Yes, you are on to something very important…..and, thanks!

  4. Sadly the concept of acceptance is has moved from individual to group. I wonder…did Einstein have a good group participation or did he strive to find himself alone inventing and solving? Thanks for the post!
    Peach State

    • Mahalo for stopping by and commenting. Yes, acceptance has become a group concept.

      Albert Einstein did much of his work alone although he did collaborate with others. I am not sure how well he got along with his collegues as there are mixed reports about this. Still his individual ideas were valued.

  5. Very thought provoking. It does seem as if a shift has taken place accross our culture. I watch cartoons with my son and I have noticed that there is as much or more social propaganda in our recent American cartoons than in the Soviet cartoons my husband was raised on.

    I believe that the shift is a well-meaning one. The intentions suggest inclusiveness, fraternity. Yet, the individual is getting lost.

    Thank you for sharing an interesting idea.

    Lori D.

    • Lori,
      Yes, I see the same things and yes, I too believe the intentions are well-meaning, yet it is coming at a high price. Individuals should still be valued too!

  6. I think you may be right when you suggest that young people learn to play the game to fit in. I have a very different 10 year old. Like me she prefers her own company and is content to work away on her own. This of course does not tie into the ethos that seems to permeate all education establishments these days. Like you point out she plays the game and gets on with it, otherwise she is marked as the odd one out, the one that won’t join in.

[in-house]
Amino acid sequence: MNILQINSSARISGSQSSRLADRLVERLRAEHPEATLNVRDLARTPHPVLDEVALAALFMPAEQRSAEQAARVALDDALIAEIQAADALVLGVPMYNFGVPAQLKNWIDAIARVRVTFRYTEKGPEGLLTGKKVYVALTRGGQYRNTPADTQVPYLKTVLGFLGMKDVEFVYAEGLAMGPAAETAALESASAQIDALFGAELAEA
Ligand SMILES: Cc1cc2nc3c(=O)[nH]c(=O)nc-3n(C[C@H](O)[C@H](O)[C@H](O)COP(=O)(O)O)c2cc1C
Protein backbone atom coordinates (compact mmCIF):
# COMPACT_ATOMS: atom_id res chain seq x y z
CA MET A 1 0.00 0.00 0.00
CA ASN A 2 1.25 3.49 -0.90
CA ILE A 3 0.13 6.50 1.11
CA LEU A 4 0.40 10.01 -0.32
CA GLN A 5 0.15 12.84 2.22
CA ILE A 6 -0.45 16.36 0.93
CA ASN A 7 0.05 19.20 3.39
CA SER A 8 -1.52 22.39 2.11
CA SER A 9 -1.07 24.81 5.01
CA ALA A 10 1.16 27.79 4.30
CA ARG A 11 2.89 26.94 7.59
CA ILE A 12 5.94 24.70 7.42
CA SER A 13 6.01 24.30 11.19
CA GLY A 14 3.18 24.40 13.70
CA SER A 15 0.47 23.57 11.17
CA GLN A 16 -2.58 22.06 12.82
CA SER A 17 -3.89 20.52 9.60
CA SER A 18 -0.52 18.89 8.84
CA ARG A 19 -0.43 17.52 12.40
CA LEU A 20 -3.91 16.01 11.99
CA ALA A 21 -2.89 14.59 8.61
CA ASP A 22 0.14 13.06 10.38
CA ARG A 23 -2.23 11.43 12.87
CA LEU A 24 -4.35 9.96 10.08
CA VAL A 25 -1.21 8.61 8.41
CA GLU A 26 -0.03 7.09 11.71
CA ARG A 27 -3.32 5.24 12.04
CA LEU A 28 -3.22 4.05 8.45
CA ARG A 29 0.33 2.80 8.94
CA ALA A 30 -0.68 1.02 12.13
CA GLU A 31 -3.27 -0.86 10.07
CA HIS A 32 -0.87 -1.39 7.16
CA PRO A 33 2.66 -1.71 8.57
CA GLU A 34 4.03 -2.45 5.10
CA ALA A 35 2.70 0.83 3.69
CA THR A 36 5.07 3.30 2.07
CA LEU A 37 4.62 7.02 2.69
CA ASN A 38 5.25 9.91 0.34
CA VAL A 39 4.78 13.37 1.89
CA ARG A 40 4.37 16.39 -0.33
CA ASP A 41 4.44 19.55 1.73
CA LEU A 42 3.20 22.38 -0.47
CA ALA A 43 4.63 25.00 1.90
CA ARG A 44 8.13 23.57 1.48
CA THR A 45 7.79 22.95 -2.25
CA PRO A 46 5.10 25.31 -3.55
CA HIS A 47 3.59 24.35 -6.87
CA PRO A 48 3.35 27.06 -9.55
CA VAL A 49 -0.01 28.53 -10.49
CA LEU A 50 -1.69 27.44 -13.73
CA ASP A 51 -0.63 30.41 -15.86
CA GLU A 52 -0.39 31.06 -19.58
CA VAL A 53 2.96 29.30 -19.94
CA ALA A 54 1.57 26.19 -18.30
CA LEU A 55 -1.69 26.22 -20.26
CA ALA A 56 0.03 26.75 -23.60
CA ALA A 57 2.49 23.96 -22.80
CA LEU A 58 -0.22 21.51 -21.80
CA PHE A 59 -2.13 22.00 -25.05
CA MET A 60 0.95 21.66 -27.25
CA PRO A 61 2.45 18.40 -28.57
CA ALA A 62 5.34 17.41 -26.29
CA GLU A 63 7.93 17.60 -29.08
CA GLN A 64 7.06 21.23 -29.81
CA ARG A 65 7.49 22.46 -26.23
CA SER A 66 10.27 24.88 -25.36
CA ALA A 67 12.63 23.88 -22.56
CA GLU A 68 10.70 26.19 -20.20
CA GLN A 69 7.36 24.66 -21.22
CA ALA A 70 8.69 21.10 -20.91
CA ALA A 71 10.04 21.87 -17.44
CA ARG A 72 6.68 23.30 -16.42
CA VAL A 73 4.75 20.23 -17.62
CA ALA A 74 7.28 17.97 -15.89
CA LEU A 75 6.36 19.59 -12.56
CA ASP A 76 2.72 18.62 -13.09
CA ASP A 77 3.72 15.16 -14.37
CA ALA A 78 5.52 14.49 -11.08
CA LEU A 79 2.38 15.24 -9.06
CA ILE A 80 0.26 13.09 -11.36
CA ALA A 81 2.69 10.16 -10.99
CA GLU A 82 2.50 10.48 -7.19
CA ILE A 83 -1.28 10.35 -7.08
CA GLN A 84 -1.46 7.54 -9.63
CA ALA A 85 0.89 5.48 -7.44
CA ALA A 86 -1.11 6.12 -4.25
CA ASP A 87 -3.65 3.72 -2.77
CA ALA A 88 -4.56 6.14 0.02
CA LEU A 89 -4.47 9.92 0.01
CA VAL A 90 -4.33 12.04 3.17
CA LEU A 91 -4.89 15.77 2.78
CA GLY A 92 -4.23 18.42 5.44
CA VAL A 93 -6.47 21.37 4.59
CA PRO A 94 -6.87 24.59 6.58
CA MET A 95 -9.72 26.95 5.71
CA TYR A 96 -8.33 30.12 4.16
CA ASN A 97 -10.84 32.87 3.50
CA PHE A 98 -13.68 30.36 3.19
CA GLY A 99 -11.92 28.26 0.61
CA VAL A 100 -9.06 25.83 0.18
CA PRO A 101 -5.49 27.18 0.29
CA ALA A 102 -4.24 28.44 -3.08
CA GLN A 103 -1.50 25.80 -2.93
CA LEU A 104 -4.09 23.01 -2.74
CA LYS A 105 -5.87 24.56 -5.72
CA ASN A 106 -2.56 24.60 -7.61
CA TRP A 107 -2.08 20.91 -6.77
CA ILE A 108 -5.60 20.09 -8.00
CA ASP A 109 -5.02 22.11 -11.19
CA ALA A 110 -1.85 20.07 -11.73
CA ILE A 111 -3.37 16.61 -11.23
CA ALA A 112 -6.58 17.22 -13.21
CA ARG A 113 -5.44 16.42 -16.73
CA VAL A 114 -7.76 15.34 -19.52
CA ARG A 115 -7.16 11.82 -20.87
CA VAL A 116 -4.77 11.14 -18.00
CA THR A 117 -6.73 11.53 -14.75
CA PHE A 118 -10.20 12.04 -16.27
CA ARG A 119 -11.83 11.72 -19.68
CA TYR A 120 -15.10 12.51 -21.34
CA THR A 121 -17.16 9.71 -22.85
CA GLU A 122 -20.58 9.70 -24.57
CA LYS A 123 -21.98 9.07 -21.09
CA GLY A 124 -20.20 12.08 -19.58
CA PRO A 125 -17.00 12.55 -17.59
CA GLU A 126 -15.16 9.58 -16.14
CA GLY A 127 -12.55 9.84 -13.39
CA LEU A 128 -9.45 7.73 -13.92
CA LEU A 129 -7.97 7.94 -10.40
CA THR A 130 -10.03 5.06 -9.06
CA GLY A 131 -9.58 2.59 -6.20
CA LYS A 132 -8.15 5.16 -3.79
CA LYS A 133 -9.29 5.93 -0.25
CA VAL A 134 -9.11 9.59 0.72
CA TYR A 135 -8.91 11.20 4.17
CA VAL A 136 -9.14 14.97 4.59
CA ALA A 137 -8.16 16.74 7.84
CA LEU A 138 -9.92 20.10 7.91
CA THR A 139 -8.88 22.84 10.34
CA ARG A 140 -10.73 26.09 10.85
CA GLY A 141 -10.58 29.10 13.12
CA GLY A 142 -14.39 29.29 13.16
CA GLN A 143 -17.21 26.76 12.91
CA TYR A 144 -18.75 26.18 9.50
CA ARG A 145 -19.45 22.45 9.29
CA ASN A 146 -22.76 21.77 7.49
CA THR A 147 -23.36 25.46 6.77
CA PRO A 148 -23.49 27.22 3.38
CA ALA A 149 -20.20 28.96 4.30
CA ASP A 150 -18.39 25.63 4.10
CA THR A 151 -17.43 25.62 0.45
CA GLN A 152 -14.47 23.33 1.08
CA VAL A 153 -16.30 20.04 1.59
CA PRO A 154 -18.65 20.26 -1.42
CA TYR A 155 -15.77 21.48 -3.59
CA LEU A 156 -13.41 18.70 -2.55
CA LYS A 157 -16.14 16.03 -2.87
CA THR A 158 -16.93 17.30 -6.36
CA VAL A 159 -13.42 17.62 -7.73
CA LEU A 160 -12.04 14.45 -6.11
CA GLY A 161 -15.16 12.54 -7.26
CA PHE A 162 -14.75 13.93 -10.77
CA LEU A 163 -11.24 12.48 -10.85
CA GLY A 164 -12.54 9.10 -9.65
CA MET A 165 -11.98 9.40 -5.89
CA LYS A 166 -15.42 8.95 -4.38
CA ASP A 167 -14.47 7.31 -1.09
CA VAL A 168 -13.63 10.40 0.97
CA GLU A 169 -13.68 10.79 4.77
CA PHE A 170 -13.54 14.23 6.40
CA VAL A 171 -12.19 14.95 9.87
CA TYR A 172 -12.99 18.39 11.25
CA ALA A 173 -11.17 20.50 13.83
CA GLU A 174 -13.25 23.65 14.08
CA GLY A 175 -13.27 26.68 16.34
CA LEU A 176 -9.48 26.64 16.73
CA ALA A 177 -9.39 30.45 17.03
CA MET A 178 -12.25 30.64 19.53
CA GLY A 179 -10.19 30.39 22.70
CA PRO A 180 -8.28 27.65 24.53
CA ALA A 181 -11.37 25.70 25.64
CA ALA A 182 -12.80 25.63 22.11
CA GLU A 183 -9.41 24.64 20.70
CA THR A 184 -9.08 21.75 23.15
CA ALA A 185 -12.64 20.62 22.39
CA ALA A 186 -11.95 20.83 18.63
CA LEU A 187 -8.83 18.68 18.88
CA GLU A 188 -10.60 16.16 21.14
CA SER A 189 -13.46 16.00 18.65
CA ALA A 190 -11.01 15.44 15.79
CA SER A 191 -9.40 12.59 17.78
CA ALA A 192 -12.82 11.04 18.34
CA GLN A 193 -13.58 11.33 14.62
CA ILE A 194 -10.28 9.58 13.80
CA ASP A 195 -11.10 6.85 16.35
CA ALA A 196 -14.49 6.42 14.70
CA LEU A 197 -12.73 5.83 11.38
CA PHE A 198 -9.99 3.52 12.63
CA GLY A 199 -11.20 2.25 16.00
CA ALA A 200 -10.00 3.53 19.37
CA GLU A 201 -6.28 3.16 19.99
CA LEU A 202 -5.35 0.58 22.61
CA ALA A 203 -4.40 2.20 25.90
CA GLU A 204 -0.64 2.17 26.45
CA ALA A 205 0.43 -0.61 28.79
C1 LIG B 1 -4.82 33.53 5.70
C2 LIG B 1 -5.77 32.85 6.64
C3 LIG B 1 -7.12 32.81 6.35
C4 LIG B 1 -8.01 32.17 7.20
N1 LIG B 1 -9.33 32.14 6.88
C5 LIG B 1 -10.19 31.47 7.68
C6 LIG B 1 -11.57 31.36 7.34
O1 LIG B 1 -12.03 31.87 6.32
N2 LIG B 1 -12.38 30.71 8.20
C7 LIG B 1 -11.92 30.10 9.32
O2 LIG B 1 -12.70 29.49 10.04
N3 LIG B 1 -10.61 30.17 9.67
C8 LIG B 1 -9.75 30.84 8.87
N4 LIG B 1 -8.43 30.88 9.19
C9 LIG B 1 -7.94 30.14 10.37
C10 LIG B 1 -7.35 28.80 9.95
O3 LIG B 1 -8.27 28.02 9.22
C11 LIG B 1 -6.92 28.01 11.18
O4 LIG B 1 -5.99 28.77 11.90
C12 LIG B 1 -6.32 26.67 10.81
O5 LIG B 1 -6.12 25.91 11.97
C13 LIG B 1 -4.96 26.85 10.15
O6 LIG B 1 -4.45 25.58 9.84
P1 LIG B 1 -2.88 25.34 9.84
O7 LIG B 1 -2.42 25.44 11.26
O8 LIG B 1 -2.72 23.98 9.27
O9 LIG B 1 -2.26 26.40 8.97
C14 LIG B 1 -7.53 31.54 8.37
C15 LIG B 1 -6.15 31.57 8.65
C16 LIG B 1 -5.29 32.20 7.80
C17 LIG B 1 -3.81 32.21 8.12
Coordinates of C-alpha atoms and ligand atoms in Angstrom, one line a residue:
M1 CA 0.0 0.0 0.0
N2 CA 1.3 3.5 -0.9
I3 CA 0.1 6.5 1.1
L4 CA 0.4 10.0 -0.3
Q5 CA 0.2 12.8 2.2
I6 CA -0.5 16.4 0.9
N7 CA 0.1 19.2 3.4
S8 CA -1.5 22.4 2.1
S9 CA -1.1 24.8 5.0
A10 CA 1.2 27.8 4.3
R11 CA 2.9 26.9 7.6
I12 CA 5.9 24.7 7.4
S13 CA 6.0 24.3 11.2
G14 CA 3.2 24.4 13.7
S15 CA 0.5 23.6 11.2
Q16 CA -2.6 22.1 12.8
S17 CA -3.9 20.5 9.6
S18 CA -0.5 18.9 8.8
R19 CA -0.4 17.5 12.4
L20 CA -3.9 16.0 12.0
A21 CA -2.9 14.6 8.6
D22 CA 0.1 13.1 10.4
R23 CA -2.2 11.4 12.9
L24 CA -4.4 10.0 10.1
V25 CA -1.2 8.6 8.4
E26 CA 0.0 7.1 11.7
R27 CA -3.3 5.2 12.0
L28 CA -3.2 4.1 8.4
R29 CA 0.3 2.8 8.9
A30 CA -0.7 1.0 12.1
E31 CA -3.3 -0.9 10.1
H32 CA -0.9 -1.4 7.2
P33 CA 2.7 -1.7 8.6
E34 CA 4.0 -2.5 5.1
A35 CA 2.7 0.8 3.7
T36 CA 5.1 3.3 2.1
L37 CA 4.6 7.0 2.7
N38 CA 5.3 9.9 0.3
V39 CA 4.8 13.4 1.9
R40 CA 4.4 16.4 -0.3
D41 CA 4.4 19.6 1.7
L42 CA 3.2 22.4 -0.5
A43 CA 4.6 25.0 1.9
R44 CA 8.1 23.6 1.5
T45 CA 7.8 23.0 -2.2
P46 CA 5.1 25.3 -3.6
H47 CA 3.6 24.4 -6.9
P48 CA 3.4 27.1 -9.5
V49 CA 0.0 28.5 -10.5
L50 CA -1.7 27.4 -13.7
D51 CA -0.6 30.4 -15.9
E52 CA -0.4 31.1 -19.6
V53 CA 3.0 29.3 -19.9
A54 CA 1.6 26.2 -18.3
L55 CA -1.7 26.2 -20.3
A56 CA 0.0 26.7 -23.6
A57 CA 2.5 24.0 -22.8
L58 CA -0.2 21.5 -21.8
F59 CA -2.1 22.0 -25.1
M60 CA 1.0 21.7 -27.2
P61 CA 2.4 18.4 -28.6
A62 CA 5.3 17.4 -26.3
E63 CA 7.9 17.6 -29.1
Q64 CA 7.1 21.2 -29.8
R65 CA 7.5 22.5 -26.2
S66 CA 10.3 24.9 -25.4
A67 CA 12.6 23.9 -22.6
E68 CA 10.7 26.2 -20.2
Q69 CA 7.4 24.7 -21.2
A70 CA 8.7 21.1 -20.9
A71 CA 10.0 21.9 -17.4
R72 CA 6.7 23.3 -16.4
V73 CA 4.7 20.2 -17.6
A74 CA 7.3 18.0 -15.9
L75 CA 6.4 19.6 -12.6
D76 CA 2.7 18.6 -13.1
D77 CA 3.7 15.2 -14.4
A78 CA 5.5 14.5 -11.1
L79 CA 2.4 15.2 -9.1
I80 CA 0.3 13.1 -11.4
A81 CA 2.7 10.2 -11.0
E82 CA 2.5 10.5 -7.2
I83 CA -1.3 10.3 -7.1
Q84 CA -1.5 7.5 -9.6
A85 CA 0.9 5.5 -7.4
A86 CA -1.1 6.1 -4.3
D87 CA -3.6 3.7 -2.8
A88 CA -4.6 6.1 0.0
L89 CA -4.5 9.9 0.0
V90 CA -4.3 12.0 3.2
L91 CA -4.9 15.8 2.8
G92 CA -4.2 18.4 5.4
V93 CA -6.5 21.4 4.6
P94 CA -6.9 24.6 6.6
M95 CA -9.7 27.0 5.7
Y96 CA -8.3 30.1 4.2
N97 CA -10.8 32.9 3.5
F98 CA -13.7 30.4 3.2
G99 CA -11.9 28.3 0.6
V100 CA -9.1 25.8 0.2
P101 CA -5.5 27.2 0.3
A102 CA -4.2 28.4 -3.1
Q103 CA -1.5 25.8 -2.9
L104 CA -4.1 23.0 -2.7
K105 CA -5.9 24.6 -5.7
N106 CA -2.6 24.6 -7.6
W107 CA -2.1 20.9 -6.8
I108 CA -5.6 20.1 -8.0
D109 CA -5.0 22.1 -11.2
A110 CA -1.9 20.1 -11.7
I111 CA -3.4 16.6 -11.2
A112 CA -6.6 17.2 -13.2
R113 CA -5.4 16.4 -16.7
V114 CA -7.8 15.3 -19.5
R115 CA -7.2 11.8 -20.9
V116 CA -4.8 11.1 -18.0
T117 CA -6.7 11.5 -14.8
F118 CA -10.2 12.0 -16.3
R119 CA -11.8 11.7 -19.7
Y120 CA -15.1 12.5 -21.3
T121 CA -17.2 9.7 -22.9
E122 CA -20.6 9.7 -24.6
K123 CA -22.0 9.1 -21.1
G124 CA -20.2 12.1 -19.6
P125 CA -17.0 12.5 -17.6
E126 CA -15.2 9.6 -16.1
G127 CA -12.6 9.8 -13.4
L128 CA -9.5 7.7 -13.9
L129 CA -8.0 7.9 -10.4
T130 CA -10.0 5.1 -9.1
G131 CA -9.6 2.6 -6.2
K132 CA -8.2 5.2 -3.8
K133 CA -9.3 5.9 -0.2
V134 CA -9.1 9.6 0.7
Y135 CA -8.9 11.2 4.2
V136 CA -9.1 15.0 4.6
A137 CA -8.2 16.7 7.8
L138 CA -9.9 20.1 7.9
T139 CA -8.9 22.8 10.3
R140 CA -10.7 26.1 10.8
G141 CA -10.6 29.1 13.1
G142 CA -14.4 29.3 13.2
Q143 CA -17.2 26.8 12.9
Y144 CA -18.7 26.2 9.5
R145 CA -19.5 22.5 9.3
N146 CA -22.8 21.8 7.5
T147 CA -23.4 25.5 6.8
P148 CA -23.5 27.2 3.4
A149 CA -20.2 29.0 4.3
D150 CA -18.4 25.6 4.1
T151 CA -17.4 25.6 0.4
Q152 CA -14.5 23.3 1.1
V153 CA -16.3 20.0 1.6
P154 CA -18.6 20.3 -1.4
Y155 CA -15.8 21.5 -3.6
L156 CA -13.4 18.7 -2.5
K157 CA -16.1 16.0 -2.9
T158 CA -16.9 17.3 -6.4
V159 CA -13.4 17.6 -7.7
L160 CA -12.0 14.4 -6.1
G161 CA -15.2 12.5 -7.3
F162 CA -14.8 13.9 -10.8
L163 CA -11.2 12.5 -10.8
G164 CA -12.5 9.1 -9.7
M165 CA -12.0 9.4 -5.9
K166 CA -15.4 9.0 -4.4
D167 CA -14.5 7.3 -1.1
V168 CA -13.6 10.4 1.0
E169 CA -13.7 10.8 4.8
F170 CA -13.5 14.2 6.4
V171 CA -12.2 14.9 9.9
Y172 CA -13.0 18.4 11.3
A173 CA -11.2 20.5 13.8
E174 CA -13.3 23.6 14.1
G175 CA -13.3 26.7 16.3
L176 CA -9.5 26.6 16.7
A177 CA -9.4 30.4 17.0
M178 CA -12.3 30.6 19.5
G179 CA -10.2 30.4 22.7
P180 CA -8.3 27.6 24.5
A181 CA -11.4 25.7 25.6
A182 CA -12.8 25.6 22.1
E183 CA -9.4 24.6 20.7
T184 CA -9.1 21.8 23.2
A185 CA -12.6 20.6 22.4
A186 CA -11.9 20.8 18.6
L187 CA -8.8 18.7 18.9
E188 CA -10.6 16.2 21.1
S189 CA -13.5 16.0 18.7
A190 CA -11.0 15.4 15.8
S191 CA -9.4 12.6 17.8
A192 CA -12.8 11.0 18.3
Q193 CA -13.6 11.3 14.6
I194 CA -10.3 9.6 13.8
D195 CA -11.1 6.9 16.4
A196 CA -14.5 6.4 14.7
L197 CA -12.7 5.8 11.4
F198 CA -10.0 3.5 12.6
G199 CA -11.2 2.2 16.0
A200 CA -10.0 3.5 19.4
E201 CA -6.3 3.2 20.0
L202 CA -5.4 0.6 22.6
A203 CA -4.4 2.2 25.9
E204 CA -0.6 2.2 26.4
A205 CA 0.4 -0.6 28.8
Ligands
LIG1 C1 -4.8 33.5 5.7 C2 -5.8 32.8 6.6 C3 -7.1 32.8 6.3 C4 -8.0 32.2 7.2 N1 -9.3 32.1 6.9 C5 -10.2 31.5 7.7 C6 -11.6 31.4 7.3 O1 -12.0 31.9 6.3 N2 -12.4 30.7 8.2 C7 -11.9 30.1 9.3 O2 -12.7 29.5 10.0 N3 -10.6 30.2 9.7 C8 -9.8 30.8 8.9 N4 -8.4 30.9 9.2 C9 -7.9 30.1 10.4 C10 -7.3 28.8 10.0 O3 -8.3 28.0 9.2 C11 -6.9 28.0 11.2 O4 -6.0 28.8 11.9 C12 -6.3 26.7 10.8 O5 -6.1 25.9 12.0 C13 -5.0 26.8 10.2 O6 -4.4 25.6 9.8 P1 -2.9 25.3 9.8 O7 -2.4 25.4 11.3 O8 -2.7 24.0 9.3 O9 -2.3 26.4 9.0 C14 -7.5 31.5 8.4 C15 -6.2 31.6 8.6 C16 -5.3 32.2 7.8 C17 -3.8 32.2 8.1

I am currently doing a post grad in adult education and yes the same ethos encompasses the course. It seems to be seen as positive within learning environments because learners are all on equal footing. No one learner sprints off in front.

    Loved reading your thoughts, I often have the same, and am always wondering in the long run what advantage will it bring.

    • Karen,
      I think there is value in some teamwork, but I am not sure that grades, raises, and even hires should be so dependent on it. There are many who work best alone and their individual successes are equally important.

  7. This is brilliant! Why has no one picked up on this before?!?

    You really do make an excellent point. Are we being expected to think & behave like everyone else too much? Is it causing our minds to turn against us to demand our individuality?

    Wow. You have given me quite a bit to think about. Thank you!

    • Forgotten,
      Thank you for your comments! I suppect others have thought of it, but may be afraid to voice it. I hope you will share this posts with others.

Comments are closed.